Earth from Space: Lake Chad

©USGS/ESA

Earth from Space: Lake Chad

This Landsat-8 image from 4 July 2014 shows Lake Chad in West Africa's Sahel region - a transition zone between the Sahara Desert to the north and savannahs and woodlands to the south.

The lake is the main source of fresh water for over 60 million people in Chad, Cameroon, Niger and Nigeria. It is the main source for the region's irrigation, drinking water for livestock, fishing and supports a rich biodiversity.

The water body is fed primarily by the Chari and Logone Rivers, which are both located in the southwest and flow northward into the lake.

Despite seasonal fluctuations, the surface of the Lake Chad has changed enormously in the last decades, with high losses from the 1960s to 1980s, mainly due to a reduction of precipitation induced by climate change, as well as an increased human demand for water.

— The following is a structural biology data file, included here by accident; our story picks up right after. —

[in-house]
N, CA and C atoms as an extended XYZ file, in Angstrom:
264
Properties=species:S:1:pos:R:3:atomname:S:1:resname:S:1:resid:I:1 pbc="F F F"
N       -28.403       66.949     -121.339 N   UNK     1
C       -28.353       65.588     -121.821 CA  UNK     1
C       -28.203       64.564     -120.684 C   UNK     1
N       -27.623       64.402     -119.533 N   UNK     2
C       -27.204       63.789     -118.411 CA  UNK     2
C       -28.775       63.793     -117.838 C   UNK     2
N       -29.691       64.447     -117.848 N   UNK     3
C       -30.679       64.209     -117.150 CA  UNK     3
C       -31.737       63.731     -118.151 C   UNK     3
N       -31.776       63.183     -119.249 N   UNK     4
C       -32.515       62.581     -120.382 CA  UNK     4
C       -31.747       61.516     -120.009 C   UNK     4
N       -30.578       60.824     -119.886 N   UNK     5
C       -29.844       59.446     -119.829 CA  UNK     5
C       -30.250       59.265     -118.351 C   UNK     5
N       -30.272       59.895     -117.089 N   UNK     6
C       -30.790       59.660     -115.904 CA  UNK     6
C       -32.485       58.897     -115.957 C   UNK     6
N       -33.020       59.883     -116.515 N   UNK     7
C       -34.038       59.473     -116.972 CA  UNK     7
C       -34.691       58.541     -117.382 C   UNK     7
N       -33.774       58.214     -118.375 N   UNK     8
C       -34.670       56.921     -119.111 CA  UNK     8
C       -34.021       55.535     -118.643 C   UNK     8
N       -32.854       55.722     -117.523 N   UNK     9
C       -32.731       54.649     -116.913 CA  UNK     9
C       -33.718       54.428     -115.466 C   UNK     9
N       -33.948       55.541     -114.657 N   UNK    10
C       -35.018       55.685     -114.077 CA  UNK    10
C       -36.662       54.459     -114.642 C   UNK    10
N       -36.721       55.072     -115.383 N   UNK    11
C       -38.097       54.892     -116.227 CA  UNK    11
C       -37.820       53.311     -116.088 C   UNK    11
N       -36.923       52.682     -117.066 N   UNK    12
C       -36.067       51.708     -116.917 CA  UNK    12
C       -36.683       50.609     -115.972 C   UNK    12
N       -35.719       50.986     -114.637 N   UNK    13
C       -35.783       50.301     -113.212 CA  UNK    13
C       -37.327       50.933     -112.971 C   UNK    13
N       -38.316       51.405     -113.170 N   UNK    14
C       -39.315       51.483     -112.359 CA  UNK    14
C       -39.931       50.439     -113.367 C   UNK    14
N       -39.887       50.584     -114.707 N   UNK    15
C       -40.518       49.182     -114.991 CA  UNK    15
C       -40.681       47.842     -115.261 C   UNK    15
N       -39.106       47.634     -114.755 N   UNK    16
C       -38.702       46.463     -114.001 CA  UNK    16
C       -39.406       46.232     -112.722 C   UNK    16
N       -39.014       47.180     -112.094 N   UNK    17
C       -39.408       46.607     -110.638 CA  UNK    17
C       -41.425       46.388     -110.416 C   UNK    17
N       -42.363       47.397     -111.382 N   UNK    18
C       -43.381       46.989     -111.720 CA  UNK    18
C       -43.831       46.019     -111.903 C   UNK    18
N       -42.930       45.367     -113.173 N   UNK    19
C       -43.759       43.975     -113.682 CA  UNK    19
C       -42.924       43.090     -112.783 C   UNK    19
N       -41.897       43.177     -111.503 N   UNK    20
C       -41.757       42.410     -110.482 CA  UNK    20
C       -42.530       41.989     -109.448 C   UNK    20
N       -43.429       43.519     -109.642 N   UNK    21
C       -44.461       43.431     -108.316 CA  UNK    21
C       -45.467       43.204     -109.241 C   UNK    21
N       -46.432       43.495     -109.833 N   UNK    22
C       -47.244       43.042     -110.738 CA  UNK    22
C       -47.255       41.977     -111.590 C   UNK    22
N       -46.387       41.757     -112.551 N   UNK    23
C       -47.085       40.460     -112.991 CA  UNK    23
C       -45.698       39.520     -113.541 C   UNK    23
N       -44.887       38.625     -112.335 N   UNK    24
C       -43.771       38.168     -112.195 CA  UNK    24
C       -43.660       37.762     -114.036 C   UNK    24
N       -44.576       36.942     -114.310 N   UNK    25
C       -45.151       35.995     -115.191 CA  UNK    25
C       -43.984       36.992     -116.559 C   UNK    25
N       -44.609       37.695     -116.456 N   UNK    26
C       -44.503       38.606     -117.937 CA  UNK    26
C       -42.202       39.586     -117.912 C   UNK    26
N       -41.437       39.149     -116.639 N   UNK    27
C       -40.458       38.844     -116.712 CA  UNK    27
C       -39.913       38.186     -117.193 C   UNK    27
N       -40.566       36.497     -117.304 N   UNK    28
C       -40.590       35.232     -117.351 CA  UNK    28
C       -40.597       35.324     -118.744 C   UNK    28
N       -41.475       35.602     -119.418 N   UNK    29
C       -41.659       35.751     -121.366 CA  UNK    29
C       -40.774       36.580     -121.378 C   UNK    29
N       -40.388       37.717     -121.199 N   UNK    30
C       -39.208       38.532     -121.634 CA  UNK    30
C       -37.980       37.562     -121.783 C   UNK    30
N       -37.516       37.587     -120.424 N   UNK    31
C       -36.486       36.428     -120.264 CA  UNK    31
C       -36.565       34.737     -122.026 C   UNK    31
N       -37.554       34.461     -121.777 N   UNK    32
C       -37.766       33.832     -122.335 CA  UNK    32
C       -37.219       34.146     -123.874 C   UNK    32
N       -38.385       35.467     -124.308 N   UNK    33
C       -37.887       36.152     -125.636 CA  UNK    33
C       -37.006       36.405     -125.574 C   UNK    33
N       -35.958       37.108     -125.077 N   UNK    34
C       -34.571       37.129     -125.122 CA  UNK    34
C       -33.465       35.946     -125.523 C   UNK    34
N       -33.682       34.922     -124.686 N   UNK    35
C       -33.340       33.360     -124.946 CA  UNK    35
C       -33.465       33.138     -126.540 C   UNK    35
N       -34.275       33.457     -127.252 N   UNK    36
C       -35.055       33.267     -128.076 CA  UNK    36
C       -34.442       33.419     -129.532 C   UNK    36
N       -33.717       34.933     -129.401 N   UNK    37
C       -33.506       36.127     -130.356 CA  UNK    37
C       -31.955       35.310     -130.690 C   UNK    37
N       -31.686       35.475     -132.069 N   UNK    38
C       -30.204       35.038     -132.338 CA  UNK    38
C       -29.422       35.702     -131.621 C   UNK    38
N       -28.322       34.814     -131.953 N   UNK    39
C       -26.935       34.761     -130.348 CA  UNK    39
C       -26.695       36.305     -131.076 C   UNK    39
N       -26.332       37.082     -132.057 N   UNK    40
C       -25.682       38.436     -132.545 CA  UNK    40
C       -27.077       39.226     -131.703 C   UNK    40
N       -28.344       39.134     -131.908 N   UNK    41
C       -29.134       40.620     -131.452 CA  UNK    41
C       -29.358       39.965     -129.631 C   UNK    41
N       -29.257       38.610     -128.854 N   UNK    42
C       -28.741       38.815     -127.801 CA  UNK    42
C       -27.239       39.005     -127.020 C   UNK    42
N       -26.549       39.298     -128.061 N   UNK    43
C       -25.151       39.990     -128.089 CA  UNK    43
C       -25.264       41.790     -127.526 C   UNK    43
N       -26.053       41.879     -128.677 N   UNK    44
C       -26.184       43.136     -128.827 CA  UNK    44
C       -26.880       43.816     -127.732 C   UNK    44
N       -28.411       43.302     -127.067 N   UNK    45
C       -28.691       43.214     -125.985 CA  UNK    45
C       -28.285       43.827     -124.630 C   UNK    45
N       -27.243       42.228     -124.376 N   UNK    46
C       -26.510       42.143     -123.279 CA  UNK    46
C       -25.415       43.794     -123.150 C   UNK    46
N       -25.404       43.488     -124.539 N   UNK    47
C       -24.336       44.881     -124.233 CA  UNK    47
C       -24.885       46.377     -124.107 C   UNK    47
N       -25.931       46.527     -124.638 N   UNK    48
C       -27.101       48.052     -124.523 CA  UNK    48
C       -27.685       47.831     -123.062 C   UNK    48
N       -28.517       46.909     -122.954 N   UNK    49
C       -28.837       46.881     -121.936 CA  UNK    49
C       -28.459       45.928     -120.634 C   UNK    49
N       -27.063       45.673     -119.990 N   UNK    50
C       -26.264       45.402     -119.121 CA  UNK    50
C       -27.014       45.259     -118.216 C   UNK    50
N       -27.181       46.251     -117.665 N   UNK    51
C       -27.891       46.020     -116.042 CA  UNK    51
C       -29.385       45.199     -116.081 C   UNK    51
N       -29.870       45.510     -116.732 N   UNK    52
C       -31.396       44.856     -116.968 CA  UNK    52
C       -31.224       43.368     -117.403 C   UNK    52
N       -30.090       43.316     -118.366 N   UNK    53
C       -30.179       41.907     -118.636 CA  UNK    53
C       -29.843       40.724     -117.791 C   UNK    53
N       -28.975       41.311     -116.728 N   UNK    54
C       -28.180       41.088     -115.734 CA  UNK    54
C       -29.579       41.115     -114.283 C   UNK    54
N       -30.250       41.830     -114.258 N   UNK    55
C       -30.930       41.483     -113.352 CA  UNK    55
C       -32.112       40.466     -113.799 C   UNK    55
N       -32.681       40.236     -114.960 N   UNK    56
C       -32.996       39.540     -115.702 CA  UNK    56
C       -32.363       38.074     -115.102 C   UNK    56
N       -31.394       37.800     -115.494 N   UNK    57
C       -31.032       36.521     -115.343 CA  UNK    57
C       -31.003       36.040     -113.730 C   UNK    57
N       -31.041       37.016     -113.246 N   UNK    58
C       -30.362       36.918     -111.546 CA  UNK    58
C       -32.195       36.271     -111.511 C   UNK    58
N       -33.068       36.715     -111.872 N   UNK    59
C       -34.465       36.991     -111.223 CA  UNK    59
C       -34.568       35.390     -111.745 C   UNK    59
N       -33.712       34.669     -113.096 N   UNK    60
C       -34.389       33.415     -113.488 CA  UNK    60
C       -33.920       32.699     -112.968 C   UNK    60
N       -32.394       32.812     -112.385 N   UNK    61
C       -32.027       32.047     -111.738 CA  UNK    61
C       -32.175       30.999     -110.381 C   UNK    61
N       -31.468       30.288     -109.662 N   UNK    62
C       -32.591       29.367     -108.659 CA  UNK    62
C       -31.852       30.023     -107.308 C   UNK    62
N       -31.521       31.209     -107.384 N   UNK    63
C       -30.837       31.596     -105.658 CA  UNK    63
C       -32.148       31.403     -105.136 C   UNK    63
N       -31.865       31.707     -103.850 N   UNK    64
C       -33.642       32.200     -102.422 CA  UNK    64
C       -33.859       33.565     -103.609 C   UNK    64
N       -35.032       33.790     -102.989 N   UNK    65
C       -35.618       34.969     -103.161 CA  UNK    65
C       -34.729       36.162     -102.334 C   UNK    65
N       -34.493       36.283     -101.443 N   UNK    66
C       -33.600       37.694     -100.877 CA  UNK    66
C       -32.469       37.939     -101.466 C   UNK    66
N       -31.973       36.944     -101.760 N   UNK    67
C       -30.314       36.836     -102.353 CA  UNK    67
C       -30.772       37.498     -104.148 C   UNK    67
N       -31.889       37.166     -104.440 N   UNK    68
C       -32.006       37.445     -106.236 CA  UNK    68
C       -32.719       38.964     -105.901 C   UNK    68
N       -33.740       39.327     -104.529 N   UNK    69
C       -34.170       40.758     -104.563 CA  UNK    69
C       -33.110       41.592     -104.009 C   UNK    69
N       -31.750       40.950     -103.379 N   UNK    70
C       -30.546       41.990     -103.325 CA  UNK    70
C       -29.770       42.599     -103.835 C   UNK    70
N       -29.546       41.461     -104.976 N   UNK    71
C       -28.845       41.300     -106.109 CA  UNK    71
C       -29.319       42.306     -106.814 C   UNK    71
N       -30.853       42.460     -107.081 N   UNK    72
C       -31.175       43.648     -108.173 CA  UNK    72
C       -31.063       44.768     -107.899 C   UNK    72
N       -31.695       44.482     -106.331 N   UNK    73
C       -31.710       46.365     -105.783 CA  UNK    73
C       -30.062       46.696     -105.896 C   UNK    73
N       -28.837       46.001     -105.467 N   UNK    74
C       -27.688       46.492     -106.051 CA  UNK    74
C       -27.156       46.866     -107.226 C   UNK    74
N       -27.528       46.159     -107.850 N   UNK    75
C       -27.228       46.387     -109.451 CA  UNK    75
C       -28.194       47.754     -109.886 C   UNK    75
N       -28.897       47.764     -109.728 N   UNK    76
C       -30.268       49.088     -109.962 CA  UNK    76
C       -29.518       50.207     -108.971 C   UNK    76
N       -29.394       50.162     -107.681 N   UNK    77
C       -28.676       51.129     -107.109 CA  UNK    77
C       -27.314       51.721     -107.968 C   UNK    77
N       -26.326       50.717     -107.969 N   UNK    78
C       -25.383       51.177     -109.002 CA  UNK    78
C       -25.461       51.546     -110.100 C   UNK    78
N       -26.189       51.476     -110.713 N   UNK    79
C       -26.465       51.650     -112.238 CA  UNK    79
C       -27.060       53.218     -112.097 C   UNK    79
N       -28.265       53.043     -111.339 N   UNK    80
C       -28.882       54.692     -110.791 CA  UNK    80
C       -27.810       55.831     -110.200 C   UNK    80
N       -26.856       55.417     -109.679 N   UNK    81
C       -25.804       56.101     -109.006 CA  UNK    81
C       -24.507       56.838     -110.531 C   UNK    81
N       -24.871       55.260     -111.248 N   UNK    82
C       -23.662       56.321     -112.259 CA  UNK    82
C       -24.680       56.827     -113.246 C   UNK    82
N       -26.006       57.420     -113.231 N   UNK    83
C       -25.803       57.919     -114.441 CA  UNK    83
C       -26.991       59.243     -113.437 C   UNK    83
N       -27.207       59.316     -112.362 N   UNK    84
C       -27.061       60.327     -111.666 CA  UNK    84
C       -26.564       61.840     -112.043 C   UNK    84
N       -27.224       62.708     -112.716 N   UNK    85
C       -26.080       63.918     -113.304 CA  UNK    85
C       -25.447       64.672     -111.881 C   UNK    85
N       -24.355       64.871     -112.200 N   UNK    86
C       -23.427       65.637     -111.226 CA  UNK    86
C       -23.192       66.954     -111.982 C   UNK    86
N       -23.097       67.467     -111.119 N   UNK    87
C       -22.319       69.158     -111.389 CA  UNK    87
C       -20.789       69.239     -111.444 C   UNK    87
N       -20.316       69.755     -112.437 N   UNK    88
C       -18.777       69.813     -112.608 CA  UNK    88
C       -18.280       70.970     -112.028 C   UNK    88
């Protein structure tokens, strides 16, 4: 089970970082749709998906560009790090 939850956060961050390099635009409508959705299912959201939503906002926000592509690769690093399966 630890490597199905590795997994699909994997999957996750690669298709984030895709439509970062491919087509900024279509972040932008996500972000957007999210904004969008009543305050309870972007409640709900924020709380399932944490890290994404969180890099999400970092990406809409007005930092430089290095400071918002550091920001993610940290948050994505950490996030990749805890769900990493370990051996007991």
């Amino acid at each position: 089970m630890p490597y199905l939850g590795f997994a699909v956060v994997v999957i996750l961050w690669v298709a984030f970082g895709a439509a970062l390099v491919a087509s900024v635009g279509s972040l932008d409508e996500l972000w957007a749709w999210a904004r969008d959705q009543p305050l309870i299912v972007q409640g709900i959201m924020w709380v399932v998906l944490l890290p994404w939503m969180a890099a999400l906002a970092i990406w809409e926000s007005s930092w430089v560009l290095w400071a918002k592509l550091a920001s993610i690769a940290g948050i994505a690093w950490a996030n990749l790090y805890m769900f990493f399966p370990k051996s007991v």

But recent assessments indicate a turning trend, particularly from 2004 onwards, from rainfall and the subsequent flooding of the surrounding wetlands.

Water security is of major significance to African countries that are subject to the effects of climate change and an increasing population, affecting the society in terms of access to drinking water, food and energy. The issue is also of political importance as many river basins on the continent cross national borders.

Satellite Earth observation provides an objective, transboundary solution to mapping and monitoring this precious resource on a large scale.

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